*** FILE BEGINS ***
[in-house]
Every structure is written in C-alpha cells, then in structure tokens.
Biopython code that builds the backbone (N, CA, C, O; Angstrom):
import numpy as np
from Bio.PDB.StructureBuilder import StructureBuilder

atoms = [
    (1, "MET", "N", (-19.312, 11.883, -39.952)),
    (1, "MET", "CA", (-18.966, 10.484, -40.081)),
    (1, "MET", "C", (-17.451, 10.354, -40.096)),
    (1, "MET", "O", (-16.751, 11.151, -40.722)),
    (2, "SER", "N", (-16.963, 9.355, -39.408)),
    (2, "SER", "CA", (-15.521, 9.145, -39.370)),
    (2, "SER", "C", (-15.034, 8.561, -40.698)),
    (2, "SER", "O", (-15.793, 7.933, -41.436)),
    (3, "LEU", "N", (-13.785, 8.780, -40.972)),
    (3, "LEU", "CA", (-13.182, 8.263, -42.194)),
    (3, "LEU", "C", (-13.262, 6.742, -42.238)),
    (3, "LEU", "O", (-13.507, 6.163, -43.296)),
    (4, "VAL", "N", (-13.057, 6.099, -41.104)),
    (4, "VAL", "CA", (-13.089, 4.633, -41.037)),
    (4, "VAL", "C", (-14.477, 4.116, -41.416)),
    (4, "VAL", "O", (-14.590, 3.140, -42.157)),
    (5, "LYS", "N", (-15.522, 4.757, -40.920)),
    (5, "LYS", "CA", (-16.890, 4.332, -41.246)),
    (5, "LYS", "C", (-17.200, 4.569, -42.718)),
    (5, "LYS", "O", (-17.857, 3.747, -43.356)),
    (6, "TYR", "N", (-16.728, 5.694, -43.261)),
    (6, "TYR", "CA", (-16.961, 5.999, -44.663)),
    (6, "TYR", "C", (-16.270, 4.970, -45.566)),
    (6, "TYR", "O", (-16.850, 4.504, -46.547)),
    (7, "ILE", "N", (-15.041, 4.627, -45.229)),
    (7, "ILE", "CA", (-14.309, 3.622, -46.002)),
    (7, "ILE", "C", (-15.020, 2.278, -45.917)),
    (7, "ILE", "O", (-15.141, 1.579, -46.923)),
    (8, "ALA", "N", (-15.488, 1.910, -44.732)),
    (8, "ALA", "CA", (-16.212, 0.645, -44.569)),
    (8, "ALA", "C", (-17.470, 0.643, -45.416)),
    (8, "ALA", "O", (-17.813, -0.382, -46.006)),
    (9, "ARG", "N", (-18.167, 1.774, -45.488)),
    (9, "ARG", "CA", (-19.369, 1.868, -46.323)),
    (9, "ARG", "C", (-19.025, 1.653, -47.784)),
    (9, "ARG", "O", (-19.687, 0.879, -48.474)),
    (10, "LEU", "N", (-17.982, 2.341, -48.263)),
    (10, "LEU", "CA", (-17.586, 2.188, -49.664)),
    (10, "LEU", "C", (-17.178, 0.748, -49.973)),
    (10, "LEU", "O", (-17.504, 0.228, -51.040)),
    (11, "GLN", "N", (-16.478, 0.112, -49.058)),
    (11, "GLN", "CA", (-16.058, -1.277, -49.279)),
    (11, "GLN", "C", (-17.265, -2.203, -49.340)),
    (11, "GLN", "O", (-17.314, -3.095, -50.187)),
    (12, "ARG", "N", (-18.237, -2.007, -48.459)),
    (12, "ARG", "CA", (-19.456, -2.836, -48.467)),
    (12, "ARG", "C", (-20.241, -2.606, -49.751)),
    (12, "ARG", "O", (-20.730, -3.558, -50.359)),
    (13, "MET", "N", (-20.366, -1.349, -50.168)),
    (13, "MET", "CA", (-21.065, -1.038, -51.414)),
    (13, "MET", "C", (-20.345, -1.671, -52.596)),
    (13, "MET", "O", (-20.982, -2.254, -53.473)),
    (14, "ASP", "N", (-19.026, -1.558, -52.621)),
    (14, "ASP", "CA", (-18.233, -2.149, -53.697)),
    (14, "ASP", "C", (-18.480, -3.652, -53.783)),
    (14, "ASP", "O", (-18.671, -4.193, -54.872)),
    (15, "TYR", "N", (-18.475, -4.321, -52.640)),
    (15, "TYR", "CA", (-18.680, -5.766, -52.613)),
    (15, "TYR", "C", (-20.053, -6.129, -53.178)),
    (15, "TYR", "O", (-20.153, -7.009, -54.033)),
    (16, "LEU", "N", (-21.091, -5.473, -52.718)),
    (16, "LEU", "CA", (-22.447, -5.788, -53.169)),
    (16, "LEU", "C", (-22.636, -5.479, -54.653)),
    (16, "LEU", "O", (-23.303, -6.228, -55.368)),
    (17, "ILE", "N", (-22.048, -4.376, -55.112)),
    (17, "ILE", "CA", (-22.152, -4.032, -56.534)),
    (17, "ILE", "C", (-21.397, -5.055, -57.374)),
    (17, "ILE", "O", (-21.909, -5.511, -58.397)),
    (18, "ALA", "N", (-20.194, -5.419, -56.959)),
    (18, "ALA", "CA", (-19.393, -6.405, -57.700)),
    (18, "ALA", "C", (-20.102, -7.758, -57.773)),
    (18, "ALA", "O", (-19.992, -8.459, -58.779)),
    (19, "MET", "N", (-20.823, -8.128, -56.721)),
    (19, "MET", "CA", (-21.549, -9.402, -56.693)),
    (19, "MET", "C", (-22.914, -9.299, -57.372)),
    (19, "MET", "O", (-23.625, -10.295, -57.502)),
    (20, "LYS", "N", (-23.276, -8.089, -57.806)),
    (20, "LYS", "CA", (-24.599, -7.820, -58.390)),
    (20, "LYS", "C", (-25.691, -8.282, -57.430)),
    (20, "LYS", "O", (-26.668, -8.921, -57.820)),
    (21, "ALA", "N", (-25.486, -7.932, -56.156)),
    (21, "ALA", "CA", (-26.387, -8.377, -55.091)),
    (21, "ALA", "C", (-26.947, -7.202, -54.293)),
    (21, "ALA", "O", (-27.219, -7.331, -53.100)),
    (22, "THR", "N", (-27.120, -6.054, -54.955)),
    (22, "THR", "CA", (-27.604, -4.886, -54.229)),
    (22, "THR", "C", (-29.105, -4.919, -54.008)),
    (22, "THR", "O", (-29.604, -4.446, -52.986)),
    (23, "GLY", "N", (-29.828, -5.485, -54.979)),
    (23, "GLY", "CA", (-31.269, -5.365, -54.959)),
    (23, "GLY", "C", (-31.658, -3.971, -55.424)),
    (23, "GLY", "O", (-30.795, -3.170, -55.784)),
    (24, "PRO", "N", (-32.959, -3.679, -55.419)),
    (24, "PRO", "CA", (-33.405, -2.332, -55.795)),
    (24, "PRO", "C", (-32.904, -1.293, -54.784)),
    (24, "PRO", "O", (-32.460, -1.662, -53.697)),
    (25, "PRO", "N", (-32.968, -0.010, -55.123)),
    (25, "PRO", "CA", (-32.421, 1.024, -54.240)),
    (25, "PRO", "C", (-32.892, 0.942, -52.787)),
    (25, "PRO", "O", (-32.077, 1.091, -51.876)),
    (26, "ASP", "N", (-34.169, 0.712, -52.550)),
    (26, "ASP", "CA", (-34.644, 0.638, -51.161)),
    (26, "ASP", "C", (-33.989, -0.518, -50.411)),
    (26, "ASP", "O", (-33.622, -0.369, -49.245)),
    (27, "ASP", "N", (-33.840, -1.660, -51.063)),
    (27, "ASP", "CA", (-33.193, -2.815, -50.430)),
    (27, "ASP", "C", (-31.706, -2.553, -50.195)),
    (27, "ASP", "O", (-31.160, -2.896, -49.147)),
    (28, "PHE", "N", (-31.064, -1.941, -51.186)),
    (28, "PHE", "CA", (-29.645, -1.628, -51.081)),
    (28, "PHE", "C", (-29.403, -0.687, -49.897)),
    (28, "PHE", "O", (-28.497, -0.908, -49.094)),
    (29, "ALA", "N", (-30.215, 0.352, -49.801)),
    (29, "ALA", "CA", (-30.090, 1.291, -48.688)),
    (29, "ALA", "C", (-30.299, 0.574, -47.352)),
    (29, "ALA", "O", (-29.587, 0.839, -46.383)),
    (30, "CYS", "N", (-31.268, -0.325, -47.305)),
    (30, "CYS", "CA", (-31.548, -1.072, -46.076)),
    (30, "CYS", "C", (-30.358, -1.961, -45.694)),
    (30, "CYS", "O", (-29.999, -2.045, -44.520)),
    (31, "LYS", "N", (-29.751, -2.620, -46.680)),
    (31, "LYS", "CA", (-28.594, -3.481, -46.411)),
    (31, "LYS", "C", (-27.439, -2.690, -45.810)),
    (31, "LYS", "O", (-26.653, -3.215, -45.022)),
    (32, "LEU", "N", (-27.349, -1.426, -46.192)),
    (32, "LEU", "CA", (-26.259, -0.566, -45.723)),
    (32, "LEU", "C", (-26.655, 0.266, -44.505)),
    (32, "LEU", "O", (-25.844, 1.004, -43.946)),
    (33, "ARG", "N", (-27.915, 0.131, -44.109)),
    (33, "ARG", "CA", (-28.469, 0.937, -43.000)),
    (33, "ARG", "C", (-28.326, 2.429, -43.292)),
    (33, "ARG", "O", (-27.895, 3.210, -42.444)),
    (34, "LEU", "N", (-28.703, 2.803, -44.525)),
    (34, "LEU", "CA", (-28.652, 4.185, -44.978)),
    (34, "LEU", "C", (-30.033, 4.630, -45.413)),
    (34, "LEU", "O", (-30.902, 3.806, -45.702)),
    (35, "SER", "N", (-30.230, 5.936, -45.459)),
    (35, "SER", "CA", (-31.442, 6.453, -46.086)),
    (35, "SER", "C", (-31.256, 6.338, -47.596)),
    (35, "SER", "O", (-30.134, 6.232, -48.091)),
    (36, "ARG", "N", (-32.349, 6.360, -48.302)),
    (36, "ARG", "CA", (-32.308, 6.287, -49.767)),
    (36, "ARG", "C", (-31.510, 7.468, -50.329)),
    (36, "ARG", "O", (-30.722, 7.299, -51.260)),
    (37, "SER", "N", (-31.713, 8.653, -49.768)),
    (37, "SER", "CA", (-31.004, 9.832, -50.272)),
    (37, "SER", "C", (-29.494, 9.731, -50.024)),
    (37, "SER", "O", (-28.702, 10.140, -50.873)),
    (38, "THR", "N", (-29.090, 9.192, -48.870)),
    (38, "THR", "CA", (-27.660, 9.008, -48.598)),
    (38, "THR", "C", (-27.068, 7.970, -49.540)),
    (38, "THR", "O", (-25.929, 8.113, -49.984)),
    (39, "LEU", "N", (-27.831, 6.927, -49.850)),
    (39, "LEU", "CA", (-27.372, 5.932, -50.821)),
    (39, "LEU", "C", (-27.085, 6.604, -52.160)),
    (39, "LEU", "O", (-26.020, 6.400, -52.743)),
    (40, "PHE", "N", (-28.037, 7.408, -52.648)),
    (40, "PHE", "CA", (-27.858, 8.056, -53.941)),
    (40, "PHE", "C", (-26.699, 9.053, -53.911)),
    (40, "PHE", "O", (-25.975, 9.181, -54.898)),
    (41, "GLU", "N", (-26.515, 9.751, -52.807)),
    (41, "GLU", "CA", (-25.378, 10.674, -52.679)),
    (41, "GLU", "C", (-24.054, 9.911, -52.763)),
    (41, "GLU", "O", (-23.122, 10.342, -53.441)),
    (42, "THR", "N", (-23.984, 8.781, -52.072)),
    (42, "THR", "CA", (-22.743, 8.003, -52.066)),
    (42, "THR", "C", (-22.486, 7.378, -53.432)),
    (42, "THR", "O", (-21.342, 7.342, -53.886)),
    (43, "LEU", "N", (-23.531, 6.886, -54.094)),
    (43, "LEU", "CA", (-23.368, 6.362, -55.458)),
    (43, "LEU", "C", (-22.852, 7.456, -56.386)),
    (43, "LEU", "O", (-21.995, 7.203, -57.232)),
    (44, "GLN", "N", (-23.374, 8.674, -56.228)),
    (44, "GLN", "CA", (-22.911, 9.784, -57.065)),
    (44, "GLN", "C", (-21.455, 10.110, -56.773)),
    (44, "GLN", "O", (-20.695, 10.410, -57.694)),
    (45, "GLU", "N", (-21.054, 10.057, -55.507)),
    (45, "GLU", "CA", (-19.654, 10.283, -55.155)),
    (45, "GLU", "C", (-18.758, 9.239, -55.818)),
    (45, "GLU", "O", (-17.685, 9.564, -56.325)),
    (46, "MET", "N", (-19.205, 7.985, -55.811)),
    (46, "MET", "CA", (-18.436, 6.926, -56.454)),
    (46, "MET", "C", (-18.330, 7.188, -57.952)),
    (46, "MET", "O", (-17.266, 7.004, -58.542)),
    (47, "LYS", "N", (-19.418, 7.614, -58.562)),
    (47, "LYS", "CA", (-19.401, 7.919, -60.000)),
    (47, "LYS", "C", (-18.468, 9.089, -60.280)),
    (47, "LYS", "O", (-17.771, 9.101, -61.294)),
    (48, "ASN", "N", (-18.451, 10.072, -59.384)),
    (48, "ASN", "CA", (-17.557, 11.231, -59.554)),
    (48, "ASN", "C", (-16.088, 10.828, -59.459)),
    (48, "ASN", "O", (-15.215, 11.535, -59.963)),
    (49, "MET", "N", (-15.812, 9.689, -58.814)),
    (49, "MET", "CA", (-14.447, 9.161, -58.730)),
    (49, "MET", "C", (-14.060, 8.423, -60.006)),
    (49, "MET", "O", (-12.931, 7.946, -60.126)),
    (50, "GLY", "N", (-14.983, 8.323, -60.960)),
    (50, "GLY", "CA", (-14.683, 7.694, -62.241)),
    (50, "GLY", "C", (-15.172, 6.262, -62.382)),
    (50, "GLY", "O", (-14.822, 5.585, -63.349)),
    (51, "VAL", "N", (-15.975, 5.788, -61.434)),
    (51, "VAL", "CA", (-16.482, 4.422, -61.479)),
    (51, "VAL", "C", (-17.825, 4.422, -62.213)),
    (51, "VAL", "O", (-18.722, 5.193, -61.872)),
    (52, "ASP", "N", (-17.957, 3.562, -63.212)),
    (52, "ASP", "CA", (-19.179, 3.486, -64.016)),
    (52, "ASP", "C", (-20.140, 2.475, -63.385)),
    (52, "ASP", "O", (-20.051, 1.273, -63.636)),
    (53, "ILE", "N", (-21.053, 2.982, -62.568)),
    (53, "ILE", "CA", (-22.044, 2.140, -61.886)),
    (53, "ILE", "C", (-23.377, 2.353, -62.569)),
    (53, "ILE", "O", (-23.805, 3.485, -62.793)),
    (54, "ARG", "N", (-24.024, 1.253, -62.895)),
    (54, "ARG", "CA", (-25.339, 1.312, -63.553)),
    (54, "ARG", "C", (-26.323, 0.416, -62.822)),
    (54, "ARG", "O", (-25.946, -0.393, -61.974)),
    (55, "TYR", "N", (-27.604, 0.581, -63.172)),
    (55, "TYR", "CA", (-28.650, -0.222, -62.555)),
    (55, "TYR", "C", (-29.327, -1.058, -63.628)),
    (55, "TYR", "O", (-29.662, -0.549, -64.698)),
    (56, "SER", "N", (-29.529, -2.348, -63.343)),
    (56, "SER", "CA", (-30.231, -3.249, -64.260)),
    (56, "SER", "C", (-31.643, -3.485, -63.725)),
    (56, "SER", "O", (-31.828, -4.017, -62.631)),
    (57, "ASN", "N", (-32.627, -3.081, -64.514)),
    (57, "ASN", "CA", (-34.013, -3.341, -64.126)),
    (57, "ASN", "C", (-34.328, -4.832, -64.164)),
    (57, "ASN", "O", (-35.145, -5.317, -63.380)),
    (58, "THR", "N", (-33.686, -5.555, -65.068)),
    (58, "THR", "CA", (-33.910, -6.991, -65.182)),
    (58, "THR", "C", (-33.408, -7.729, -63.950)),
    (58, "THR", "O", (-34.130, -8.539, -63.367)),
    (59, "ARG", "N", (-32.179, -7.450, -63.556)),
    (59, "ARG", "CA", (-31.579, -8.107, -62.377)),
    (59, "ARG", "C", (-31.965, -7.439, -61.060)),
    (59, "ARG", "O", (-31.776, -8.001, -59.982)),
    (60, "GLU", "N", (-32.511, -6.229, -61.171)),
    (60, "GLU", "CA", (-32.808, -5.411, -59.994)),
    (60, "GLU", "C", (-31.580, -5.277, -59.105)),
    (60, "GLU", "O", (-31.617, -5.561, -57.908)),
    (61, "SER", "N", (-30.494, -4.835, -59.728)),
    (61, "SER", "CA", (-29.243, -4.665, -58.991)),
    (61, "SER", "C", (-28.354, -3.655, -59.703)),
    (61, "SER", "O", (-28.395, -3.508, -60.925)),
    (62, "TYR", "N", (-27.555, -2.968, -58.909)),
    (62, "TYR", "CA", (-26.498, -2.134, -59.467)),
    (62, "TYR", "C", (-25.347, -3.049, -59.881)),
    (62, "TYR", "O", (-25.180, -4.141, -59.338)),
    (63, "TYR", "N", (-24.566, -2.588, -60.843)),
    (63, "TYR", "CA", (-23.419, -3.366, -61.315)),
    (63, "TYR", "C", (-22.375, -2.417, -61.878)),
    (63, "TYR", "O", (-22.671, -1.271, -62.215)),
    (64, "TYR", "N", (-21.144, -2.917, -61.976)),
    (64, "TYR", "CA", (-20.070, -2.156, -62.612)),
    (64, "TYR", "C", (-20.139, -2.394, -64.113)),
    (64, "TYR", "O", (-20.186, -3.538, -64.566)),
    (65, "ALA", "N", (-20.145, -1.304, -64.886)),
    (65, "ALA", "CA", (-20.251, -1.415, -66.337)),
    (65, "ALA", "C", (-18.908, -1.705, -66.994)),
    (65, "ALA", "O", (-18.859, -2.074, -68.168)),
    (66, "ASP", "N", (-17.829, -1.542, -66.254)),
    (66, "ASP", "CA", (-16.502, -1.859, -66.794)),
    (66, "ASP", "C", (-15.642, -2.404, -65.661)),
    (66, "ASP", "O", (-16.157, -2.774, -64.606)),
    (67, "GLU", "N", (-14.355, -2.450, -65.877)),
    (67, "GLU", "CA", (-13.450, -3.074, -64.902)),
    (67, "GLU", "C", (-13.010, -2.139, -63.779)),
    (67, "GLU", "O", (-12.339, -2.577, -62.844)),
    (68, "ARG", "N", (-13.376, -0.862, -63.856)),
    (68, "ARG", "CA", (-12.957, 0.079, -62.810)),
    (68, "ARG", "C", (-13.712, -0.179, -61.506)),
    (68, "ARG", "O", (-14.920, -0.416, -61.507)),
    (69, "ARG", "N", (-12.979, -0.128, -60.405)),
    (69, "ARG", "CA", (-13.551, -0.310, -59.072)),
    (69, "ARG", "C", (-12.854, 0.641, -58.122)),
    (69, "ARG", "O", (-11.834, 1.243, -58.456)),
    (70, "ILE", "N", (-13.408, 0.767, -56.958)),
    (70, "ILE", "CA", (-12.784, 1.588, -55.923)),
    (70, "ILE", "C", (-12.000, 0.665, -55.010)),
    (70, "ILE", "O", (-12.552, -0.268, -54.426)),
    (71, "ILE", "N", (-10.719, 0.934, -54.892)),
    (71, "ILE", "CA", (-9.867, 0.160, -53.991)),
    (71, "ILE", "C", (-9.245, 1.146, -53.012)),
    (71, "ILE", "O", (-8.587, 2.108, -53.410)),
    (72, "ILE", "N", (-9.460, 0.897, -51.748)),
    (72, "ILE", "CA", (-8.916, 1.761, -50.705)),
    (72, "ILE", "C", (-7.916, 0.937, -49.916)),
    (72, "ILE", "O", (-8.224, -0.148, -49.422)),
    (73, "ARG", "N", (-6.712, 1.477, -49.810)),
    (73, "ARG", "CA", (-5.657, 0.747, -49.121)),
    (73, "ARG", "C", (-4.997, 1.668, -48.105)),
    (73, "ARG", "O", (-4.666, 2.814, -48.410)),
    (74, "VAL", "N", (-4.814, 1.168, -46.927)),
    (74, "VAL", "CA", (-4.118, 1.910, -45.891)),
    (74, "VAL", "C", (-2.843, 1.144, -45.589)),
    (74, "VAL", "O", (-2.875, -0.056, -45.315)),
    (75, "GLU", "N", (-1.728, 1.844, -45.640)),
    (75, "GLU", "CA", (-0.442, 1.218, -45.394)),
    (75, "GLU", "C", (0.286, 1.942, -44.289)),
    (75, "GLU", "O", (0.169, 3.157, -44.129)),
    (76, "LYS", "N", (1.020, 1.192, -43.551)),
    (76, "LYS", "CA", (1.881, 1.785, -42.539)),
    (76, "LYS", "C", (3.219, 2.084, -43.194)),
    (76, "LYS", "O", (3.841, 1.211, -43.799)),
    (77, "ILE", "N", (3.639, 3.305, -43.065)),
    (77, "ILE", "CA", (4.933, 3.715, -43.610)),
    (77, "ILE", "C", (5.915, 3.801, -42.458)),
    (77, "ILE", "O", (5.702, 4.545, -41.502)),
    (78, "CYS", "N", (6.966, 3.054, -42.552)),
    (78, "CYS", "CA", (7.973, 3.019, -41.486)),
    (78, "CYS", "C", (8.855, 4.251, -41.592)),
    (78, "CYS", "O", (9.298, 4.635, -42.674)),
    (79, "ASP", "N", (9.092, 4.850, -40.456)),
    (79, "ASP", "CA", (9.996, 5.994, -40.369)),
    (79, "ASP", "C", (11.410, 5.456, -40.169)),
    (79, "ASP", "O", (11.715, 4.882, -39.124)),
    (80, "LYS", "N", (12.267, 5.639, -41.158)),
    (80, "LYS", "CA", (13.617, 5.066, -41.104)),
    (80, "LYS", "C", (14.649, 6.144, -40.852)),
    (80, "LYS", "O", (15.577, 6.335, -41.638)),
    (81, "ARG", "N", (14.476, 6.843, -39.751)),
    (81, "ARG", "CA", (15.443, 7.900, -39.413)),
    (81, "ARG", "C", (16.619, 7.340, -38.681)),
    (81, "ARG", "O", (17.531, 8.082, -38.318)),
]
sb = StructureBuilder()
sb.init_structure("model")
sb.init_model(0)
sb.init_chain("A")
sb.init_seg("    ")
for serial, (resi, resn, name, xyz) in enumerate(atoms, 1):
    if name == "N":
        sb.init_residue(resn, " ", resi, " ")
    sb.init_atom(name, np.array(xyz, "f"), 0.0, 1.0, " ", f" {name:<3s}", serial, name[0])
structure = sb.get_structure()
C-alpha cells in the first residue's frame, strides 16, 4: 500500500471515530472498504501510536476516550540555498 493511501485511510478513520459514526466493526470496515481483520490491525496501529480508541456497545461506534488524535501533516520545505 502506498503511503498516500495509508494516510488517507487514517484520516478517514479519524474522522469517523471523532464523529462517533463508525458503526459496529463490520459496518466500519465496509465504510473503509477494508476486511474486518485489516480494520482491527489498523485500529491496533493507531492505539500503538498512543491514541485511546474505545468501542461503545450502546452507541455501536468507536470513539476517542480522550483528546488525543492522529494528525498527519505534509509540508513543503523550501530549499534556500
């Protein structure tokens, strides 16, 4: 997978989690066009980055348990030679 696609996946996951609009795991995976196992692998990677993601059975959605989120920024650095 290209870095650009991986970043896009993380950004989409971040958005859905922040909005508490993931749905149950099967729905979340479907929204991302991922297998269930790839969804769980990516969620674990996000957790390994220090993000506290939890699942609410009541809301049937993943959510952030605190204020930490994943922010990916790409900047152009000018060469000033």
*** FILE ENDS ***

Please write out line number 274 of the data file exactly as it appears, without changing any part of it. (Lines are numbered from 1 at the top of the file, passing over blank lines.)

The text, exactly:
    (67, "GLU", "O", (-12.339, -2.577, -62.844)),